Key here is the recent introduction of the standard 11.4-inch 'Pivi Pro' centre-dash infotainment screen, which incorporates two LTE modems enabling the system to carry out multiple functions at the same time, such as streaming media and downloading SOTA updates, without compromising performance. You also get a 12.3-inch digital instrument binnacle screen which can show full-screen mapping. And another screen can be activated via Jaguar's 'ClearSight' interior rear view mirror which gives the driver an unobstructed view of the road behind. Using a wide angle rear-facing camera, the optional system feeds images to a high-definition screen within the frameless rear view mirror; unhindered by tall rear passengers, poor light or rain on the rear screen.
The headlights can now be specified with Pixel LED technology and Adaptive Driving Beam capability so that they alter their range to fit with road conditions and surrounding traffic. You can also now specify a Cabin air ionisation system that improves interior air quality through Nanoe technolgy, which helps remove allergens and unpleasant odours.
Safety technology includes 'Forward Traffic Detection' which alerts you at times of reduced visbility when something is crossing your path up-front. And 'Forward Vehicle Guidance' which helps you place the car in low speed parking manoevres.
Cost of Ownership
As before, it helps the XF's cause that it's relatively light weight, thanks to the fact that so much of the structure of the car (75%) is fashioned from aluminium. The important news with this revised model though, is that its core 204PS 2.0-litre Ingenium diesel engine used with the mainstream D200 diesel variant now features Jaguar's latest next generation Mild Hybrid Electric Vehicle (MHEV) technology for the first time. This uses a Belt-integrated Starter Generator (BiSG) situated in the engine bay to harvest energy usually lost when slowing and braking, which is then stored in a 48V lithium-ion battery located beneath the rear loadspace. It is able to redeploy the stored energy to assist the engine when accelerating away while also delivering a more refined and responsive stop/start system. What about the WLTP-rated results of all this? Well, you're looking at 57.2mpg on the combined cycle and 131g/km of CO2, which is very class competitive and 13-14% better than the previous D180 variant. Plus the D200 is RDE2-compliant, so is tax-optimised.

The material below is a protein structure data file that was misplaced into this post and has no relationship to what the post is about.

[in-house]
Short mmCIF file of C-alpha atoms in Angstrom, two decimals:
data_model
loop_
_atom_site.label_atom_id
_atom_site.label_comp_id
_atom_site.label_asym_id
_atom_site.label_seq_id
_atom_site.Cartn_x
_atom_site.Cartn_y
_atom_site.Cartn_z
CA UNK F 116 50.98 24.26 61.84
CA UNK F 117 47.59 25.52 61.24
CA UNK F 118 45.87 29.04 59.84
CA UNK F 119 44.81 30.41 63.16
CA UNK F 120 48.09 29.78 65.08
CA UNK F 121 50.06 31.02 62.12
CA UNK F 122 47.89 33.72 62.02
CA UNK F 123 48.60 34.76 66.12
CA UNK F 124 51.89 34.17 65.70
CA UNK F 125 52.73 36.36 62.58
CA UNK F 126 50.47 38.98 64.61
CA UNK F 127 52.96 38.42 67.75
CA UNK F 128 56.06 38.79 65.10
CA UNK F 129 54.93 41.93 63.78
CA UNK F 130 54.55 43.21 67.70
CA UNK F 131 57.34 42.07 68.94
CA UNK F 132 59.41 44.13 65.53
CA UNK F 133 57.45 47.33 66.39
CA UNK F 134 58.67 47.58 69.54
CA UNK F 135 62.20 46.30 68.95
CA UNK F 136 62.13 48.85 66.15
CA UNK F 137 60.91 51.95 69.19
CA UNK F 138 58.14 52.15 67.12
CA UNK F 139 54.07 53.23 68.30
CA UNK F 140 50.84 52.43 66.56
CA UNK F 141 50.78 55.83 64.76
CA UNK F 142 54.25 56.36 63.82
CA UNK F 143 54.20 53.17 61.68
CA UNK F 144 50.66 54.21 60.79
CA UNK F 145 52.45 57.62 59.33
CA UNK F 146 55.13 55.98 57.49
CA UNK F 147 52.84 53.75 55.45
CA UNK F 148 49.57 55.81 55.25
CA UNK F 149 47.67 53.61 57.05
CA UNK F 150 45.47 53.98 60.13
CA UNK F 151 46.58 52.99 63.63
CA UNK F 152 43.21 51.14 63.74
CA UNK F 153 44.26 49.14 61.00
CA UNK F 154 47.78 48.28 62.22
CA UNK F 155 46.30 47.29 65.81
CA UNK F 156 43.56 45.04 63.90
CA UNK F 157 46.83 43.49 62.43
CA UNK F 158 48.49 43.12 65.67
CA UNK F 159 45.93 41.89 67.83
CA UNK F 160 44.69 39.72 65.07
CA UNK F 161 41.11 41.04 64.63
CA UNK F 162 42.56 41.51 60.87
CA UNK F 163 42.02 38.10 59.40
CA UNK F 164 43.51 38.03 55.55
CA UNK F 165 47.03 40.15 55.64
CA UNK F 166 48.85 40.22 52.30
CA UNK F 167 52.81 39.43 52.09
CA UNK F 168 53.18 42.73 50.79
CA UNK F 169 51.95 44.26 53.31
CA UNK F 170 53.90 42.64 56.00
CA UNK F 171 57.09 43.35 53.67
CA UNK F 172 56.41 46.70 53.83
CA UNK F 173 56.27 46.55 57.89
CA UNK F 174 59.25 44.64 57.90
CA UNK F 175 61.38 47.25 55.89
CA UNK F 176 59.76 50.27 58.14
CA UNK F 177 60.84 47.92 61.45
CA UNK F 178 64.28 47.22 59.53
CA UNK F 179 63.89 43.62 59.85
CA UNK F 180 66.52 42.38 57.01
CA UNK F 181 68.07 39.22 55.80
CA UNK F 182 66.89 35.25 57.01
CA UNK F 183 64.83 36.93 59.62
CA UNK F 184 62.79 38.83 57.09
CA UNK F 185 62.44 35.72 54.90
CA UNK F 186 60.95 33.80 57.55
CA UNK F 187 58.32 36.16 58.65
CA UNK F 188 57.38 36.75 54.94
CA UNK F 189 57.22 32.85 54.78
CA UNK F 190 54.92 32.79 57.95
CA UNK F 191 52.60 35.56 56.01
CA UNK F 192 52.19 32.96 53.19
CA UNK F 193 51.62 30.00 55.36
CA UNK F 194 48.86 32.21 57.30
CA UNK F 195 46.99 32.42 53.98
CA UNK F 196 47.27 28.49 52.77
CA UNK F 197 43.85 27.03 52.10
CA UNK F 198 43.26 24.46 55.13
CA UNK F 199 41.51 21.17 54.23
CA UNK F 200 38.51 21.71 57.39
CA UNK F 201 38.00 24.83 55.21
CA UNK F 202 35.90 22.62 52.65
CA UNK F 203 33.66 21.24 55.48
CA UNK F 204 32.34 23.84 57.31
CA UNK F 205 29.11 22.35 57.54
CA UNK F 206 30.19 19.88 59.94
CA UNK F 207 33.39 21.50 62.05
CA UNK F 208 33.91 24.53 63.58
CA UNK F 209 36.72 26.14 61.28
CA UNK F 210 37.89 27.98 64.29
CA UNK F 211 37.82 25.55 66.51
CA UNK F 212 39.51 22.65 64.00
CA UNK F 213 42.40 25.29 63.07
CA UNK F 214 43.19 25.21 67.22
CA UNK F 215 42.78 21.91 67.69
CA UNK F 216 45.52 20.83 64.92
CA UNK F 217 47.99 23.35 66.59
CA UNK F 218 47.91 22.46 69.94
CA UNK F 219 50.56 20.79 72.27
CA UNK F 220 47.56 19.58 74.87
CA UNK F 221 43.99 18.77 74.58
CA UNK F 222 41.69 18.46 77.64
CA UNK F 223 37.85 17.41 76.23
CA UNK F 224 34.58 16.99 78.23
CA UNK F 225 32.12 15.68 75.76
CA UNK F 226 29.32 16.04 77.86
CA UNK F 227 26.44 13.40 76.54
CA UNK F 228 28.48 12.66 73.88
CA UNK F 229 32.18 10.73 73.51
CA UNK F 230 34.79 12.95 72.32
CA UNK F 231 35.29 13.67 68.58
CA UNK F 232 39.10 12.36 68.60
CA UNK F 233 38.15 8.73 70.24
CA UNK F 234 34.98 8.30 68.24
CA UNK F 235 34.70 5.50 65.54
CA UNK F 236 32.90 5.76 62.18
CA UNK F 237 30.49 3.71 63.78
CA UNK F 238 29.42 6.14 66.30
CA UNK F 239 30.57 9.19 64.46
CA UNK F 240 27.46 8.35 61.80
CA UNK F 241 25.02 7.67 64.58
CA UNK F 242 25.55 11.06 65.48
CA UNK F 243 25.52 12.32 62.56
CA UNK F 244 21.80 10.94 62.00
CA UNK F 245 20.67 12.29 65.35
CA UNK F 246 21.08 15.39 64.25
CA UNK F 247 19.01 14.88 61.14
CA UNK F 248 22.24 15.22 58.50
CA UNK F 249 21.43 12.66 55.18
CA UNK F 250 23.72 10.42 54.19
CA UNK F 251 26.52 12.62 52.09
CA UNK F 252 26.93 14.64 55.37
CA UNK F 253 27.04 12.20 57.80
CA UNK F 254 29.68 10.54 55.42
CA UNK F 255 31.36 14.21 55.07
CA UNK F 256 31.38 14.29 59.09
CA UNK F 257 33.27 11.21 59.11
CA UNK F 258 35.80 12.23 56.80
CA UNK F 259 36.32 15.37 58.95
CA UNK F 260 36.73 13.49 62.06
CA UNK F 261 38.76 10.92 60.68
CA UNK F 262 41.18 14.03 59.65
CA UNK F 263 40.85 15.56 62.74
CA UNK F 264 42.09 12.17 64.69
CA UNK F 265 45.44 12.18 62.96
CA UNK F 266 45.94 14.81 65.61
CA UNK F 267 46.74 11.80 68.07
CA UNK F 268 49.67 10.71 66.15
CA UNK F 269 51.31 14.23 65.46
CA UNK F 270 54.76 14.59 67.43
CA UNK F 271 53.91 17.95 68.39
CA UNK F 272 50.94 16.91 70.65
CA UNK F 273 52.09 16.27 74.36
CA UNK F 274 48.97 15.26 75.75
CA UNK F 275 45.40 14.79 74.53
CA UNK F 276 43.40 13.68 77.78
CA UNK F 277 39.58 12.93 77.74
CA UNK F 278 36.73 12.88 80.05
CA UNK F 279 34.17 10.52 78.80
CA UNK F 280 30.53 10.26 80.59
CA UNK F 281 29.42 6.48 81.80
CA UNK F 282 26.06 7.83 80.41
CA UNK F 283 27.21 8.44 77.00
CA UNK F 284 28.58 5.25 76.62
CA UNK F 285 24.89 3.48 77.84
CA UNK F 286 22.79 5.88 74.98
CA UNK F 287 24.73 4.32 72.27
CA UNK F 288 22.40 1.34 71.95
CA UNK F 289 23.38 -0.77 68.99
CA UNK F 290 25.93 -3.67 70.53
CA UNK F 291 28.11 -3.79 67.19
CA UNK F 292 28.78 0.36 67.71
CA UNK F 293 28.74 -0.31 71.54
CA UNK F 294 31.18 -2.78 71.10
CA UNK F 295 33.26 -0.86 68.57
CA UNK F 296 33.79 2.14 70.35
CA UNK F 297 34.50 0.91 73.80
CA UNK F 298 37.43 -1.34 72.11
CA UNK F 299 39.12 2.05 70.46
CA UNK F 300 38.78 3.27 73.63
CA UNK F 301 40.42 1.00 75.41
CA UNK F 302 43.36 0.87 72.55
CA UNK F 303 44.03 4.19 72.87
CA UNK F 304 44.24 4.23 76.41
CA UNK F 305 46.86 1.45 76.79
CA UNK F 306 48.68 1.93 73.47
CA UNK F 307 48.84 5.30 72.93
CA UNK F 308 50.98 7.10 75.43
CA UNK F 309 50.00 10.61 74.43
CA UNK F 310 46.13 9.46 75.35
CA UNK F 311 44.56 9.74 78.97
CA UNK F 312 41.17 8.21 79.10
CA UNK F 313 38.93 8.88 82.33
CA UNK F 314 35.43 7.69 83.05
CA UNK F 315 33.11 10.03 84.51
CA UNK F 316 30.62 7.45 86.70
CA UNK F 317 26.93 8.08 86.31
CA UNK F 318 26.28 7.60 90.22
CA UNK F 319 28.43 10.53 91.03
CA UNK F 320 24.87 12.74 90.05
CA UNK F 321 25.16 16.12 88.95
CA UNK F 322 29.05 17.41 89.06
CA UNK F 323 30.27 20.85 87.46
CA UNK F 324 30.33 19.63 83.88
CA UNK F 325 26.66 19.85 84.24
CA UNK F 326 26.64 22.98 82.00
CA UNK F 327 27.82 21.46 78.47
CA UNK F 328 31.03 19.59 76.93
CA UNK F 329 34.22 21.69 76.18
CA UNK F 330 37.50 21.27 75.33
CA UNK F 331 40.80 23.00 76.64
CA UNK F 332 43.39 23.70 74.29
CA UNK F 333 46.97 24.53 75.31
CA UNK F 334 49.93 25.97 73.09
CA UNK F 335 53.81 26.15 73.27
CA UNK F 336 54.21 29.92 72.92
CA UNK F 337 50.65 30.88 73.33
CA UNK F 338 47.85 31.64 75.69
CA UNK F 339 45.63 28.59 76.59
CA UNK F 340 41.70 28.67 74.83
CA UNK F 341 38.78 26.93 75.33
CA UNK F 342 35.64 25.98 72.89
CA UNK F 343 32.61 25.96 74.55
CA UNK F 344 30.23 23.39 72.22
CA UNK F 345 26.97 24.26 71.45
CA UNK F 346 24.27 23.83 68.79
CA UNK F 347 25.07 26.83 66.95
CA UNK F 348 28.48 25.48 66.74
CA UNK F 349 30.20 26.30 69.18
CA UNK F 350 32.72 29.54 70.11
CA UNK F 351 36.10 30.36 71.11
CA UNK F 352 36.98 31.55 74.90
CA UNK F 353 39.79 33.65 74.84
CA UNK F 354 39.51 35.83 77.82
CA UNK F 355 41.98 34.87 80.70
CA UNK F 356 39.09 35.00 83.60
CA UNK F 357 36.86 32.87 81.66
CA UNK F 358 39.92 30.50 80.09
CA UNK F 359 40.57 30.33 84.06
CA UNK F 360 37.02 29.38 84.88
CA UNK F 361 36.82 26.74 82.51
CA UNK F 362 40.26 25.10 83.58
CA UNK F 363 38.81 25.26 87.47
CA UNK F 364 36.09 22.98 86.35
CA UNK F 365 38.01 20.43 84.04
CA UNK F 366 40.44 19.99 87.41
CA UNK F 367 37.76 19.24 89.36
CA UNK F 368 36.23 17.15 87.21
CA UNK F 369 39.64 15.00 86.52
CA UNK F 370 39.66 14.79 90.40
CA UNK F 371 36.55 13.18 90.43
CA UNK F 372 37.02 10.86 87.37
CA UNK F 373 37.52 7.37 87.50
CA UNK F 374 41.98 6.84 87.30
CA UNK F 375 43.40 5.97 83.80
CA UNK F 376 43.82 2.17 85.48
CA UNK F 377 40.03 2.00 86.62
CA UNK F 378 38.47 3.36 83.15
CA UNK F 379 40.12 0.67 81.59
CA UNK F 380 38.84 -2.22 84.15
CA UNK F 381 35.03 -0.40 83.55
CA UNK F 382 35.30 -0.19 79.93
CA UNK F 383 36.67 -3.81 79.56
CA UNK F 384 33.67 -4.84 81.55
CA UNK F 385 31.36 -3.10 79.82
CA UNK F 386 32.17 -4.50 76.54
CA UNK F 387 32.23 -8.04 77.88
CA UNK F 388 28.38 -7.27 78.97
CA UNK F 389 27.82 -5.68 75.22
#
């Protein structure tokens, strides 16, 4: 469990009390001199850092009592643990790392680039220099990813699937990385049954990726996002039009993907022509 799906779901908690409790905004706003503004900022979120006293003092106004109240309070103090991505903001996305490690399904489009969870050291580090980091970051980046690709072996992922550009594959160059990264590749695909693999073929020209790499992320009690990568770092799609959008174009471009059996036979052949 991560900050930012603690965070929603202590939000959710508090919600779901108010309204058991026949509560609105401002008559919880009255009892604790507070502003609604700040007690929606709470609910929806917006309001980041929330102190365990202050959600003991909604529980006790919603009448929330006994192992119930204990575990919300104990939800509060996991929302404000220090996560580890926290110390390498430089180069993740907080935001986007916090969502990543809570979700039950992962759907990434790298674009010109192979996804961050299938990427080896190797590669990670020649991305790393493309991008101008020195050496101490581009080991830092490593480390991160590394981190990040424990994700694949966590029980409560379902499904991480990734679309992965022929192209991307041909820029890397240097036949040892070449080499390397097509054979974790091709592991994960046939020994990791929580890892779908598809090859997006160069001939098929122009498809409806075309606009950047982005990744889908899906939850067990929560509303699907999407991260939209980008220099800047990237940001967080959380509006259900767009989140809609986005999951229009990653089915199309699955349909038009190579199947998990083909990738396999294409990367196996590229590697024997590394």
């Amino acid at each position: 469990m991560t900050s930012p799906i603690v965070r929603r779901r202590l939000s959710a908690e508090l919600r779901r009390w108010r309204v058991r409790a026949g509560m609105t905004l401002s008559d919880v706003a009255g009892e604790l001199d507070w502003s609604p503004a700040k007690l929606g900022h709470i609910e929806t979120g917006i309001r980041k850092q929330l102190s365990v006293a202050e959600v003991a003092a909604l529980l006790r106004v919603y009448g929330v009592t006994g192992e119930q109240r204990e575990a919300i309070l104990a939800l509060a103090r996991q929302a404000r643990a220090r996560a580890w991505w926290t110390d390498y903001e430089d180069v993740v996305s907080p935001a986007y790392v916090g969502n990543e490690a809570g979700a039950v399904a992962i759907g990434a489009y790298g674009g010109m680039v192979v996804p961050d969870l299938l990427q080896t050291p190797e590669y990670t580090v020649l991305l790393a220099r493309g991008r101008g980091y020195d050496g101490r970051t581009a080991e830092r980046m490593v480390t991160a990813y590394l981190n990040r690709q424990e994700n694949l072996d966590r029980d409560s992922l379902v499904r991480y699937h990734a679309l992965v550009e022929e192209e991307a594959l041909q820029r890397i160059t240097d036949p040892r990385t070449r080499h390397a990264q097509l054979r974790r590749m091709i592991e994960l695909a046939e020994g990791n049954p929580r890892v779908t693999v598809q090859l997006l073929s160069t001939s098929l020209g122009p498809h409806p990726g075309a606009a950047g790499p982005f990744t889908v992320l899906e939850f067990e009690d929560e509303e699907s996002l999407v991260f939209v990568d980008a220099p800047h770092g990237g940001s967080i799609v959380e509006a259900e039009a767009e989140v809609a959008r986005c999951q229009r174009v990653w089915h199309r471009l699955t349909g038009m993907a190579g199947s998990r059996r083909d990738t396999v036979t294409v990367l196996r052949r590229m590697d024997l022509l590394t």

The petrol variants do without the MHEV tech - and it shows a bit. The P250 RWD version delivers 35.2mpg on the combined cycle and 190g/km of CO2. What else? You get the usual unremarkable three year warranty. And service intervals are set at 21,000miles or every 24 months, whichever comes first and it would be sensible to consider one of Jaguar's Service Plans that cover you for virtually everything in advance. There's a 'Standard Mileage Service Plan' that covers you for five years/50,000 miles. Or a 'High Mileage Service Plan' that covers five years/75,000 miles.
Light, spacious, good looking and efficient, this car ought to worry rival German makers more than it probably will. Are there issues? A few. The range of engine variants on offer still isn't as wide as you'll find elsewhere. And it's a pity that, as yet, the mild hybrid tech hasn't been extended to the Ingenium petrol engines. We miss the lack of a six cylinder powerplant option too.
Ultimately though, what's so masterful about the improved interpretation of this second generation XF is how cleverly Jaguar has kept and built upon what was good about the original version of this MK2 model, while being realistic about where that earlier car's weaknesses were. As a result, you now really can have a beautiful Executive class model that offers cutting-edge technology and a dynamic driving experience but which is also built in Britain and sips fuel like a family hatch. These truly are amazing times.